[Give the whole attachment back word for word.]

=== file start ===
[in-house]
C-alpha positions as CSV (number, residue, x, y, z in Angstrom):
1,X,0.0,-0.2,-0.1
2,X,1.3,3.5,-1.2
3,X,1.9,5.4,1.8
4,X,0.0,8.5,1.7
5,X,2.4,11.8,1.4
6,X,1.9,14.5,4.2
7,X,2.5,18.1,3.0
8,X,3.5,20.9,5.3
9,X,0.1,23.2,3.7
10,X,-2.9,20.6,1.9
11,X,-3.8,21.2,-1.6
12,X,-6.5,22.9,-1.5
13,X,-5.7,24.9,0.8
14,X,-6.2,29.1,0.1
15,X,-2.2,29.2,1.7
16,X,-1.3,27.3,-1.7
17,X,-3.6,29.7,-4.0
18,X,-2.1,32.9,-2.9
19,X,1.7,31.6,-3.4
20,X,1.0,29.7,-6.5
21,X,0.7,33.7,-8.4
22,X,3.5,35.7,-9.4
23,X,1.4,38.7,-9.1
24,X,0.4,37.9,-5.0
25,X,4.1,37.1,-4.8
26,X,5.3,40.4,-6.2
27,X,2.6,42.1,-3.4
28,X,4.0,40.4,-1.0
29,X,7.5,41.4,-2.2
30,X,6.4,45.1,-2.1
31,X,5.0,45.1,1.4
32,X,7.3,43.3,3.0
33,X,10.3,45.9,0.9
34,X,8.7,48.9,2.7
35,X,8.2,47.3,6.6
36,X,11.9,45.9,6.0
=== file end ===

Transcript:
[in-house]
C-alpha positions as CSV (number, residue, x, y, z in Angstrom):
1,X,0.0,-0.2,-0.1
2,X,1.3,3.5,-1.2
3,X,1.9,5.4,1.8
4,X,0.0,8.5,1.7
5,X,2.4,11.8,1.4
6,X,1.9,14.5,4.2
7,X,2.5,18.1,3.0
8,X,3.5,20.9,5.3
9,X,0.1,23.2,3.7
10,X,-2.9,20.6,1.9
11,X,-3.8,21.2,-1.6
12,X,-6.5,22.9,-1.5
13,X,-5.7,24.9,0.8
14,X,-6.2,29.1,0.1
15,X,-2.2,29.2,1.7
16,X,-1.3,27.3,-1.7
17,X,-3.6,29.7,-4.0
18,X,-2.1,32.9,-2.9
19,X,1.7,31.6,-3.4
20,X,1.0,29.7,-6.5
21,X,0.7,33.7,-8.4
22,X,3.5,35.7,-9.4
23,X,1.4,38.7,-9.1
24,X,0.4,37.9,-5.0
25,X,4.1,37.1,-4.8
26,X,5.3,40.4,-6.2
27,X,2.6,42.1,-3.4
28,X,4.0,40.4,-1.0
29,X,7.5,41.4,-2.2
30,X,6.4,45.1,-2.1
31,X,5.0,45.1,1.4
32,X,7.3,43.3,3.0
33,X,10.3,45.9,0.9
34,X,8.7,48.9,2.7
35,X,8.2,47.3,6.6
36,X,11.9,45.9,6.0